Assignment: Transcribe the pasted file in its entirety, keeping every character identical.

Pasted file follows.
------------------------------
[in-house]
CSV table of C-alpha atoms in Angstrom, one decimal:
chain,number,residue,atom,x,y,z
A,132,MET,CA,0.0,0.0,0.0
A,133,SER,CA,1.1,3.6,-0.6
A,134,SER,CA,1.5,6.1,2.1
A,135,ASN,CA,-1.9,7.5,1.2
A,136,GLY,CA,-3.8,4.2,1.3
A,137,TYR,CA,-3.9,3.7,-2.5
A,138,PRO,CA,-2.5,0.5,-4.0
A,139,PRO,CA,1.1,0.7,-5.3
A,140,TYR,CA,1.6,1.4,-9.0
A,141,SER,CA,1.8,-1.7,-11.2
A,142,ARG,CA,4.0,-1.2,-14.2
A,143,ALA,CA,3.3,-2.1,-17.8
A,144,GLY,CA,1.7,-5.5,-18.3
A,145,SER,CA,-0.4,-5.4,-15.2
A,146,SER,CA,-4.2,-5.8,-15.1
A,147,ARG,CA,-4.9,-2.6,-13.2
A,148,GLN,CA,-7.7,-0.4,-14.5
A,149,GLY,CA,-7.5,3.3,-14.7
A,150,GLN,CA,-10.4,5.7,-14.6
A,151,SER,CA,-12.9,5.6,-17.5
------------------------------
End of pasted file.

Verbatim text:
[in-house]
CSV table of C-alpha atoms in Angstrom, one decimal:
chain,number,residue,atom,x,y,z
A,132,MET,CA,0.0,0.0,0.0
A,133,SER,CA,1.1,3.6,-0.6
A,134,SER,CA,1.5,6.1,2.1
A,135,ASN,CA,-1.9,7.5,1.2
A,136,GLY,CA,-3.8,4.2,1.3
A,137,TYR,CA,-3.9,3.7,-2.5
A,138,PRO,CA,-2.5,0.5,-4.0
A,139,PRO,CA,1.1,0.7,-5.3
A,140,TYR,CA,1.6,1.4,-9.0
A,141,SER,CA,1.8,-1.7,-11.2
A,142,ARG,CA,4.0,-1.2,-14.2
A,143,ALA,CA,3.3,-2.1,-17.8
A,144,GLY,CA,1.7,-5.5,-18.3
A,145,SER,CA,-0.4,-5.4,-15.2
A,146,SER,CA,-4.2,-5.8,-15.1
A,147,ARG,CA,-4.9,-2.6,-13.2
A,148,GLN,CA,-7.7,-0.4,-14.5
A,149,GLY,CA,-7.5,3.3,-14.7
A,150,GLN,CA,-10.4,5.7,-14.6
A,151,SER,CA,-12.9,5.6,-17.5